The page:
Super Typhoon Halong is raging in the open waters of the western tropical Pacific Ocean right now, with satellite imagery estimating its peak winds at close to 305 km/h.

It's every bit a Category five storm and then some, its extreme strength coming just three days after it drifted lazily as a tropical depression.

Halong isn't moving towards land, but its mesmerising fury and terrifying beauty is capturing the attention of meteorologists worldwide.

Halong's path to metastasising into a monstrosity stemmed from seemingly innocuous origins at the weekend, as an area of low pressure blossomed into a tropical depression several hundred kilometres east of the Northern Mariana Islands. Hours later, it bloomed into Tropical Storm Halong.


Halong got its act together gradually, ramping up into a Category two hurricane by yesterday. That's when all hell broke loose, the storm rapidly intensifying overnight into a Category five-equivalent buzzsaw.

As of today, the Joint Typhoon Warning Centre estimated Halong's intensity at 257km/h. But there are plenty of reasons to believe that may be conservative, and that Halong is still intensifying.

"The latest automated values from [the Advanced Dvorak Technique] have it up to 165 knots!" wrote Philip Klotzbach, a hurricane researcher at Colorado State University. That 165 knots equals 305 km/h. Hurricane Dorian, which ravaged the Bahamas in September, had maximum winds of 297 km/h.

Klotzbach referred to the Advanced Dvorak Technique, a means to assign storm intensity remotely using just satellite observations. The Joint Typhoon Warning Centre does not dispatch aircraft into typhoons.

This could put Halong into the top dozen or so tropical cyclones ever observed by weather satellite, based on values churned out by the Dvorak method. The so-called "satellite era" dates back to 1979.

The terrifying shots from above show extremely cold, high cloud tops raging about an ominous, warm eye.

Klotzbach did note that water temperatures in the region being traversed by Halong are slightly above normal, but not by a wide margin. "It's just normally stinking hot in the western North Pacific!" he wrote.

It's been a busy year for typhoons in the West Pacific. Barely a month ago, Hagibis leaped from a tropical storm to a Category five-equivalent Super Typhoon in just 18 hours, intensifying at one of the fastest rates ever recorded.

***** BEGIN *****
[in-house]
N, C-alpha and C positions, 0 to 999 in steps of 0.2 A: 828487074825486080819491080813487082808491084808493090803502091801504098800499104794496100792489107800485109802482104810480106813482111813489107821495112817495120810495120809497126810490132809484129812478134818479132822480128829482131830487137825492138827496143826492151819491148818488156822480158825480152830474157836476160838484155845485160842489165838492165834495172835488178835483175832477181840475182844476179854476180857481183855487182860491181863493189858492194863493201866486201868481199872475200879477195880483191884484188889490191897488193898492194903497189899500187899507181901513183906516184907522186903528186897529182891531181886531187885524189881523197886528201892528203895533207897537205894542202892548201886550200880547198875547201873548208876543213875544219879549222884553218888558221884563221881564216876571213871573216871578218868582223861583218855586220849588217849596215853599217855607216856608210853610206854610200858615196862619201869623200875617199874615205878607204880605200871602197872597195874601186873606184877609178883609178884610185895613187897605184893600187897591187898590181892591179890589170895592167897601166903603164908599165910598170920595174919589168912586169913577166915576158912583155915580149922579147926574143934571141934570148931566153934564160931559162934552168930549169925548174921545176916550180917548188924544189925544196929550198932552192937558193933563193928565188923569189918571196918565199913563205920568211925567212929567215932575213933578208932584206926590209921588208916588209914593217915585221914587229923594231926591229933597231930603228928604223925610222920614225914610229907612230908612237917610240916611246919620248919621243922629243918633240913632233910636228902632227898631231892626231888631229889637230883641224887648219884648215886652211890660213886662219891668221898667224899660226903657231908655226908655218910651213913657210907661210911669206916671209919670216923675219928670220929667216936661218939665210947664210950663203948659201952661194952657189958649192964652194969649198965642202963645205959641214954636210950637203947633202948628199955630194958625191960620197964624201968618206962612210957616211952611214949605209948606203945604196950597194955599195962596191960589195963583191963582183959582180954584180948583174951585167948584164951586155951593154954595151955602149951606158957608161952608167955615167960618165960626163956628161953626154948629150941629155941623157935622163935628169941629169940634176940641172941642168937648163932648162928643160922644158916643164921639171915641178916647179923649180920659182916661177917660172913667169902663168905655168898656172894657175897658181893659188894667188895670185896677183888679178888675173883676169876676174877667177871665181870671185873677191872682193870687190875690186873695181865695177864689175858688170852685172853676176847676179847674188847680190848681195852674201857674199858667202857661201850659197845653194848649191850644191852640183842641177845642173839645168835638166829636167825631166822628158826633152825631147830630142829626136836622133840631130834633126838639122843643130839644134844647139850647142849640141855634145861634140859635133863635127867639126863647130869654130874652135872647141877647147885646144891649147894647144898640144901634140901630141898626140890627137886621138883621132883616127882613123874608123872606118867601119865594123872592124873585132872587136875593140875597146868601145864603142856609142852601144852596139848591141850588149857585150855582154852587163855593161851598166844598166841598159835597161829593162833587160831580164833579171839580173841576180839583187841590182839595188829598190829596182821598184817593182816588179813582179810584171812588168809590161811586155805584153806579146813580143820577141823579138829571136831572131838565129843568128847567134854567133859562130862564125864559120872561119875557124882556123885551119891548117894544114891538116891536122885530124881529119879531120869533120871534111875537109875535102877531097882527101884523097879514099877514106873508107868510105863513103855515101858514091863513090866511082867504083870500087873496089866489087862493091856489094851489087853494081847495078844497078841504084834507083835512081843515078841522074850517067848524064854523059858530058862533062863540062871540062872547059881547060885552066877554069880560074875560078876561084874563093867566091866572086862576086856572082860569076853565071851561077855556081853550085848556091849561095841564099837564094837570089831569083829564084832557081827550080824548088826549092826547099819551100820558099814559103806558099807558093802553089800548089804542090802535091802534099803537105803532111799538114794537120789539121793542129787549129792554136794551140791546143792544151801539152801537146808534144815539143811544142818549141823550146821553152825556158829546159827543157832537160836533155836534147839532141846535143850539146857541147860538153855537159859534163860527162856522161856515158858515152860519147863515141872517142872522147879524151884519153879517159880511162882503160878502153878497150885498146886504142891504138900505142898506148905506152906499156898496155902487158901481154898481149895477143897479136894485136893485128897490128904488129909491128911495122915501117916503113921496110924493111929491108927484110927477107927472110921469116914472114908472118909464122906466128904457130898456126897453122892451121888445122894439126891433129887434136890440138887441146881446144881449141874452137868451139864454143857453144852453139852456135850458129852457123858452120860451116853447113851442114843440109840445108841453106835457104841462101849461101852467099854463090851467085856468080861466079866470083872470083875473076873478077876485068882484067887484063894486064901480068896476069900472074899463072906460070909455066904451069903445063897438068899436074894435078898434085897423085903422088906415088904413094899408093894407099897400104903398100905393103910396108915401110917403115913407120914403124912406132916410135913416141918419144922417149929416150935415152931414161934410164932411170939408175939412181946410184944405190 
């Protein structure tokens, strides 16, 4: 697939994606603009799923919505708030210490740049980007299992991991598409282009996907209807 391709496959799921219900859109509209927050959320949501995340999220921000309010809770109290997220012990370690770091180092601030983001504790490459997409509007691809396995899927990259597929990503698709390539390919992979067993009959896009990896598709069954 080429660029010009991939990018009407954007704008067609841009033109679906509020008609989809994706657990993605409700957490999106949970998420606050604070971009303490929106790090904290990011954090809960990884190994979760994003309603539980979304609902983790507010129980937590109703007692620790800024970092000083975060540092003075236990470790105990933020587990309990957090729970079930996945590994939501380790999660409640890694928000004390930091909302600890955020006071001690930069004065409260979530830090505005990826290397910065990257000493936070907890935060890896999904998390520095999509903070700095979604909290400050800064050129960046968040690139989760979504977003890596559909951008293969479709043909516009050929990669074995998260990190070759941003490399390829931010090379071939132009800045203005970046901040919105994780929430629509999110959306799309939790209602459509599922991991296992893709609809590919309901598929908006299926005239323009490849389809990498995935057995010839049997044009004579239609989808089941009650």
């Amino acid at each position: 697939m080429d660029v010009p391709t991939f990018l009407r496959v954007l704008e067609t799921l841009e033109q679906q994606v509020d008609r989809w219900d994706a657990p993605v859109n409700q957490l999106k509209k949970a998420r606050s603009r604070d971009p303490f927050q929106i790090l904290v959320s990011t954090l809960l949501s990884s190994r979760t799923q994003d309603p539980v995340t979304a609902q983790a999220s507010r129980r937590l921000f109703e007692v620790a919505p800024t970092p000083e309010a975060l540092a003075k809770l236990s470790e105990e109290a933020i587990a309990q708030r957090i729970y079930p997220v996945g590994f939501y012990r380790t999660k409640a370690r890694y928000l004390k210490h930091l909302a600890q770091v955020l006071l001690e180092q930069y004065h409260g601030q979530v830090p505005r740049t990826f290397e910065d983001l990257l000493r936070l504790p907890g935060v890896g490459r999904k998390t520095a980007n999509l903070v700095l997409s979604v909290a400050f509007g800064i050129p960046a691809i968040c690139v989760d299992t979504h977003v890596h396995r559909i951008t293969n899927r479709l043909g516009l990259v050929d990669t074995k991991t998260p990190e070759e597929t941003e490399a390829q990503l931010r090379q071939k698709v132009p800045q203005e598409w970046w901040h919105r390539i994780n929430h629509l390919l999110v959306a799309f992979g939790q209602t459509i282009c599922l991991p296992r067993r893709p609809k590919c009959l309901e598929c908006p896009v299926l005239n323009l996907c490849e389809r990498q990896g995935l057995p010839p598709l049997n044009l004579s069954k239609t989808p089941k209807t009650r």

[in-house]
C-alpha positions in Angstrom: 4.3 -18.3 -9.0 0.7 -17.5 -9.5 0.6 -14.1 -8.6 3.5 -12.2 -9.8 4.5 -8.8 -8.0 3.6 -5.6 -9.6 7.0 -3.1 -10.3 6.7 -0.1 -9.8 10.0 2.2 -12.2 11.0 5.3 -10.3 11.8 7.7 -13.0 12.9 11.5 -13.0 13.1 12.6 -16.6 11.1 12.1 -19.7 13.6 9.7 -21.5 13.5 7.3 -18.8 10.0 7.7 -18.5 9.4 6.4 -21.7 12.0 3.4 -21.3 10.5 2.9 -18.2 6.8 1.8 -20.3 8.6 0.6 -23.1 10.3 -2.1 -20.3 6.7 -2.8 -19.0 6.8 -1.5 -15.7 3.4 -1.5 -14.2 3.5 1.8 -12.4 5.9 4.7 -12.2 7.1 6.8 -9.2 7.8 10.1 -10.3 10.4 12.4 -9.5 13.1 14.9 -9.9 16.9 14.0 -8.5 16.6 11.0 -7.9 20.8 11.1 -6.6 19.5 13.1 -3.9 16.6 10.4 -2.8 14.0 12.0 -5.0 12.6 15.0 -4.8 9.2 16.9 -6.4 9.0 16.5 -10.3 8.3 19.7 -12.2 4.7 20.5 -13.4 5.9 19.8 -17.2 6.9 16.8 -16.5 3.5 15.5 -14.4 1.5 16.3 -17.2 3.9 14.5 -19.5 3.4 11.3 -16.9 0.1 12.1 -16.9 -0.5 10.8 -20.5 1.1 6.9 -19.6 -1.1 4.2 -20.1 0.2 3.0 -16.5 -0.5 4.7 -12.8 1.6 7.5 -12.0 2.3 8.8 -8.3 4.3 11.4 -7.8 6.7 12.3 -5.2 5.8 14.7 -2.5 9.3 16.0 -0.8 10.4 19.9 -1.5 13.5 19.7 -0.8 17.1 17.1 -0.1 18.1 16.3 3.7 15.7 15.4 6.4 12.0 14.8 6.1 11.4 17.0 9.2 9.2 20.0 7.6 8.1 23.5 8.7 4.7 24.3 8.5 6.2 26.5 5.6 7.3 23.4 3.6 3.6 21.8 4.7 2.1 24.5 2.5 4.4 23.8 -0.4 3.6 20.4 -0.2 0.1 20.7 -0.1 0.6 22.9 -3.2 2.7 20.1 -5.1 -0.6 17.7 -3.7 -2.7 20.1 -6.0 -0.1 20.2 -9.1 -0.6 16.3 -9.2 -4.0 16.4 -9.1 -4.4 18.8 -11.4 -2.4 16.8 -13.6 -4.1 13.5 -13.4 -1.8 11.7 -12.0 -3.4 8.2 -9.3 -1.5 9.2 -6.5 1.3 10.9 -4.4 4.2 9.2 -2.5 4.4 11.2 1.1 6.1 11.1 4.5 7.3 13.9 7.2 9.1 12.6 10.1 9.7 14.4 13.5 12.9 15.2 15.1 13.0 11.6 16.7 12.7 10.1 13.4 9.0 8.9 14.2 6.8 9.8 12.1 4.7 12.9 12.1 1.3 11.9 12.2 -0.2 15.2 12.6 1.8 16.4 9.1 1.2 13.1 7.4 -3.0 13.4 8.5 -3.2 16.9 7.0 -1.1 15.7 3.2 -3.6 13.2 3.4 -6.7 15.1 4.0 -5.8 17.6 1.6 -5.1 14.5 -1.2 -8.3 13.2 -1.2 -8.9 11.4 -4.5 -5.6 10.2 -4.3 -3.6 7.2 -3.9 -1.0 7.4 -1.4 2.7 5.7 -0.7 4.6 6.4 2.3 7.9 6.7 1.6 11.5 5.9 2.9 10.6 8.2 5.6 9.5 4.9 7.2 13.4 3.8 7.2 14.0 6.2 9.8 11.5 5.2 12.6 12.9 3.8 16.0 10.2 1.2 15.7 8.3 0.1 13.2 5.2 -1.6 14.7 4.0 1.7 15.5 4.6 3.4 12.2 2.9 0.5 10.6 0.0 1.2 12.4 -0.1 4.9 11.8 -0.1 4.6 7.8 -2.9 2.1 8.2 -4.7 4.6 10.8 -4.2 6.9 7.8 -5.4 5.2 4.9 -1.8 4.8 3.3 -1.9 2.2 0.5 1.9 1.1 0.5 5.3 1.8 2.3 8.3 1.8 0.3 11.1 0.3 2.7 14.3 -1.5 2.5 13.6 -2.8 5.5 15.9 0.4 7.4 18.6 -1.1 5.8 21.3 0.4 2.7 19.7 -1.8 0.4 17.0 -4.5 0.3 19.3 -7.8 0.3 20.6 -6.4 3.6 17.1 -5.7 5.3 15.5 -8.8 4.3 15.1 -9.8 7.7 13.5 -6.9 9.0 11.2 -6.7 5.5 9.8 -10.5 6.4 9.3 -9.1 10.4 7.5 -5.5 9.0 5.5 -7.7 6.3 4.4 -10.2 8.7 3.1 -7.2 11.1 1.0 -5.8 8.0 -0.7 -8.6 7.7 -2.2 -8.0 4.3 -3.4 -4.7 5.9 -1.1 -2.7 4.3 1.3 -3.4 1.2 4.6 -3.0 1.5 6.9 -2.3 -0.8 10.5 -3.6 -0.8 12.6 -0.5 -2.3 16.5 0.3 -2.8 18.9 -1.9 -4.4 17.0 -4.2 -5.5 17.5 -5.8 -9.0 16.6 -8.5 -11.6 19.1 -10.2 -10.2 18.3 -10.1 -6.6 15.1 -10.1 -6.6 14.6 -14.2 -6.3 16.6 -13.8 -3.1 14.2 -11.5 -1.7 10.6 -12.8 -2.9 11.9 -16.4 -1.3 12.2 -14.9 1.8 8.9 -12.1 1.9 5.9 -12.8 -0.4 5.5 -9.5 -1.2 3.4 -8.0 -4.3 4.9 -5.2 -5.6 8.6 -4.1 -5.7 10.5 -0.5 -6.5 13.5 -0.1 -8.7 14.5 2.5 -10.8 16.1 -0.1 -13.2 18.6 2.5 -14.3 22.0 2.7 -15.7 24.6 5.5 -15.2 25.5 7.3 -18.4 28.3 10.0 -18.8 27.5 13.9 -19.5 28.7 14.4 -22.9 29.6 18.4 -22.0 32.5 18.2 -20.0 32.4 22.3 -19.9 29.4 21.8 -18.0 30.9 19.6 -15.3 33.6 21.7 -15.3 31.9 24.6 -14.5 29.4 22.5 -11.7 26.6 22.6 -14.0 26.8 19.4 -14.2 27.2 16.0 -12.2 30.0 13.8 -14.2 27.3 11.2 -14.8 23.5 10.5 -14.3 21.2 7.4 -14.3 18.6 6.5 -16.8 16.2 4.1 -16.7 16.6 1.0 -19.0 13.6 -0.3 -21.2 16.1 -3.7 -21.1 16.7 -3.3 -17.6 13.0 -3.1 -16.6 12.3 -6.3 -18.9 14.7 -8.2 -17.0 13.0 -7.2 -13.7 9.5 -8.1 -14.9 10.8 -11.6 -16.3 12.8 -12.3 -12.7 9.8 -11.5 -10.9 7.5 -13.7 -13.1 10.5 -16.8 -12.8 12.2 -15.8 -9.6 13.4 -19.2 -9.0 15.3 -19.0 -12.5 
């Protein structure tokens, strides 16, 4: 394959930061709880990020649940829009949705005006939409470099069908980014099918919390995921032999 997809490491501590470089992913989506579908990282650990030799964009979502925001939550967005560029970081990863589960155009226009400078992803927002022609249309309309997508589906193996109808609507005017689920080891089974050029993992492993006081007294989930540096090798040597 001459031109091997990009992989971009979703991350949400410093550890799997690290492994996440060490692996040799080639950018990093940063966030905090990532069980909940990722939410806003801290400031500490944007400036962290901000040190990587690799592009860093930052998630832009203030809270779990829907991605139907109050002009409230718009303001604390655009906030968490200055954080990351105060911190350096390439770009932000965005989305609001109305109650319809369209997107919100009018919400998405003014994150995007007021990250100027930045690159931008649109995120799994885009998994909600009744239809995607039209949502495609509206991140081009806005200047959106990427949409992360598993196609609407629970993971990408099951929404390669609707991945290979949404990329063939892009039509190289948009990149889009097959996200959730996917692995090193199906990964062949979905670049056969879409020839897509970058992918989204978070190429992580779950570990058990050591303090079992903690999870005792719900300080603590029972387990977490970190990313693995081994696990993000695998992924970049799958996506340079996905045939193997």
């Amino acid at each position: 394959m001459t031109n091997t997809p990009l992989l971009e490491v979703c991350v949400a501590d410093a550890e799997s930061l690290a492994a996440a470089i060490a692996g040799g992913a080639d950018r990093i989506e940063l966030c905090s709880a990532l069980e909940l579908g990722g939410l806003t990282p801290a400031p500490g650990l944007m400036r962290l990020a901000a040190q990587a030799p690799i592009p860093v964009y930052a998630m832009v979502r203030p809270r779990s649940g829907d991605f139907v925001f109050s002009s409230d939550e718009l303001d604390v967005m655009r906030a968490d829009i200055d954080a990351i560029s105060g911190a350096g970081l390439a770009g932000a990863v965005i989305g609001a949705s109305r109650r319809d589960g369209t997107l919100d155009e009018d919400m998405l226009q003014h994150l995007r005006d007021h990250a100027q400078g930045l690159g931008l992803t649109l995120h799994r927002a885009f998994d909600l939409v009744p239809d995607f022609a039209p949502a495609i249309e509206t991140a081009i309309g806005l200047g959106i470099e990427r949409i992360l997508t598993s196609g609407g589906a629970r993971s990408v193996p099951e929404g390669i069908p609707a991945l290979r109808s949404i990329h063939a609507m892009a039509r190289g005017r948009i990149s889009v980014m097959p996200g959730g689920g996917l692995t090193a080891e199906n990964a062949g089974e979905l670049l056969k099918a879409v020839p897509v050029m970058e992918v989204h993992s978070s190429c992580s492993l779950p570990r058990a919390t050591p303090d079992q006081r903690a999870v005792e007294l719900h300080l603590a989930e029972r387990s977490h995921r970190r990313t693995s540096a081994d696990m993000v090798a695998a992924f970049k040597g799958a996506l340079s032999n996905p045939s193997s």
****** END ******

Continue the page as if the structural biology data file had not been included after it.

Hagibis socked Japan thereafter as a Category one or two equivalent, but unloaded torrents of rainfall. More than 1m fell on Hakone in Kanagowa Prefecture in 24 hours, the widespread flooding wreaking havoc across Japan.

Back in February, another Super Typhoon reached Category five status. The storm, named Wutip, sideswiped Guam, bringing 10.7cm of rain to Antonio B. Won Pat International Airport on February 24. Farther to the south, flash flooding struck Inarajan, which recorded a whopping 43cm.

Three Category fives in the west Pacific may sound bad, but it can be far worse; nine of them had spun up by this point in the year back in 1997.

Halong is the seventh Super Typhoon in the west Pacific this year, as well as the 13th typhoon. There have been 29 named storms.

The storm's rapid rate of intensification is consistent with what climate scientists expect in a warming world. There is evidence that rapidly intensifying storms are already becoming more common in the North Atlantic Ocean, for example.

A 2017 study that examined modelled Atlantic storms showed an uptick in the number of storms that would rapidly intensify just before landfall in a warmer world. Another study, published in 2018, found that with continued global warming, more tropical cyclones are likely to undergo rapid intensification than in the past.


Halong is forecast to remain entirely out to sea and begin to weaken some in the next three days or so. In the meantime, though, waves near the storm's centre will top 9 to 12m.